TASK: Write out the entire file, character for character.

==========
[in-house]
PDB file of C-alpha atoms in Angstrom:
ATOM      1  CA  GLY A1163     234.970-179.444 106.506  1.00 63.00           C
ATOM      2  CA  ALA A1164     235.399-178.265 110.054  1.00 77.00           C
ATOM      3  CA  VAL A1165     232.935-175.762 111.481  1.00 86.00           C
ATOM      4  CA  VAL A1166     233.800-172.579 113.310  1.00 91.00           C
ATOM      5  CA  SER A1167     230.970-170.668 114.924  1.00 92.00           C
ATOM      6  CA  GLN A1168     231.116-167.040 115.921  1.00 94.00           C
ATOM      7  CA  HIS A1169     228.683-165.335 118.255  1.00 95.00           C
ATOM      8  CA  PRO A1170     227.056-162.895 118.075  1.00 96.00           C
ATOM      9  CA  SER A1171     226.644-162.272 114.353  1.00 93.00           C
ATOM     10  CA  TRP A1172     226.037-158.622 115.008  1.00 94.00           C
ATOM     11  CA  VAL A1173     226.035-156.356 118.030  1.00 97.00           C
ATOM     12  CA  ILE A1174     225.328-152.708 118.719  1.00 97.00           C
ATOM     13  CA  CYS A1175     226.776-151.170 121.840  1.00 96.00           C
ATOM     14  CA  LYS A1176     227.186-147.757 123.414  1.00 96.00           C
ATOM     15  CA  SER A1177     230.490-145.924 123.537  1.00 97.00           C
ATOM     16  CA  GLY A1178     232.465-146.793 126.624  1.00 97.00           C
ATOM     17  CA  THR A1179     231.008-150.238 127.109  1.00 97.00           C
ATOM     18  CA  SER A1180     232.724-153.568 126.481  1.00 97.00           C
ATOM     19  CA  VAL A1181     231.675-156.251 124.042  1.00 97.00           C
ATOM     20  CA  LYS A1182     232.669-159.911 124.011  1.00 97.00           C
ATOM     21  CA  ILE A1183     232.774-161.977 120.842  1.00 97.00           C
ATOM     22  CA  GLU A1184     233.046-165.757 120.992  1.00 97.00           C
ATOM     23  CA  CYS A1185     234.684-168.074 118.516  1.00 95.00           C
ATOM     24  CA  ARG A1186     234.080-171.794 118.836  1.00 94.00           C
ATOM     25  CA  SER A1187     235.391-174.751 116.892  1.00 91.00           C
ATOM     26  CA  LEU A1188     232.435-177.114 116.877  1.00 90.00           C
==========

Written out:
[in-house]
PDB file of C-alpha atoms in Angstrom:
ATOM      1  CA  GLY A1163     234.970-179.444 106.506  1.00 63.00           C
ATOM      2  CA  ALA A1164     235.399-178.265 110.054  1.00 77.00           C
ATOM      3  CA  VAL A1165     232.935-175.762 111.481  1.00 86.00           C
ATOM      4  CA  VAL A1166     233.800-172.579 113.310  1.00 91.00           C
ATOM      5  CA  SER A1167     230.970-170.668 114.924  1.00 92.00           C
ATOM      6  CA  GLN A1168     231.116-167.040 115.921  1.00 94.00           C
ATOM      7  CA  HIS A1169     228.683-165.335 118.255  1.00 95.00           C
ATOM      8  CA  PRO A1170     227.056-162.895 118.075  1.00 96.00           C
ATOM      9  CA  SER A1171     226.644-162.272 114.353  1.00 93.00           C
ATOM     10  CA  TRP A1172     226.037-158.622 115.008  1.00 94.00           C
ATOM     11  CA  VAL A1173     226.035-156.356 118.030  1.00 97.00           C
ATOM     12  CA  ILE A1174     225.328-152.708 118.719  1.00 97.00           C
ATOM     13  CA  CYS A1175     226.776-151.170 121.840  1.00 96.00           C
ATOM     14  CA  LYS A1176     227.186-147.757 123.414  1.00 96.00           C
ATOM     15  CA  SER A1177     230.490-145.924 123.537  1.00 97.00           C
ATOM     16  CA  GLY A1178     232.465-146.793 126.624  1.00 97.00           C
ATOM     17  CA  THR A1179     231.008-150.238 127.109  1.00 97.00           C
ATOM     18  CA  SER A1180     232.724-153.568 126.481  1.00 97.00           C
ATOM     19  CA  VAL A1181     231.675-156.251 124.042  1.00 97.00           C
ATOM     20  CA  LYS A1182     232.669-159.911 124.011  1.00 97.00           C
ATOM     21  CA  ILE A1183     232.774-161.977 120.842  1.00 97.00           C
ATOM     22  CA  GLU A1184     233.046-165.757 120.992  1.00 97.00           C
ATOM     23  CA  CYS A1185     234.684-168.074 118.516  1.00 95.00           C
ATOM     24  CA  ARG A1186     234.080-171.794 118.836  1.00 94.00           C
ATOM     25  CA  SER A1187     235.391-174.751 116.892  1.00 91.00           C
ATOM     26  CA  LEU A1188     232.435-177.114 116.877  1.00 90.00           C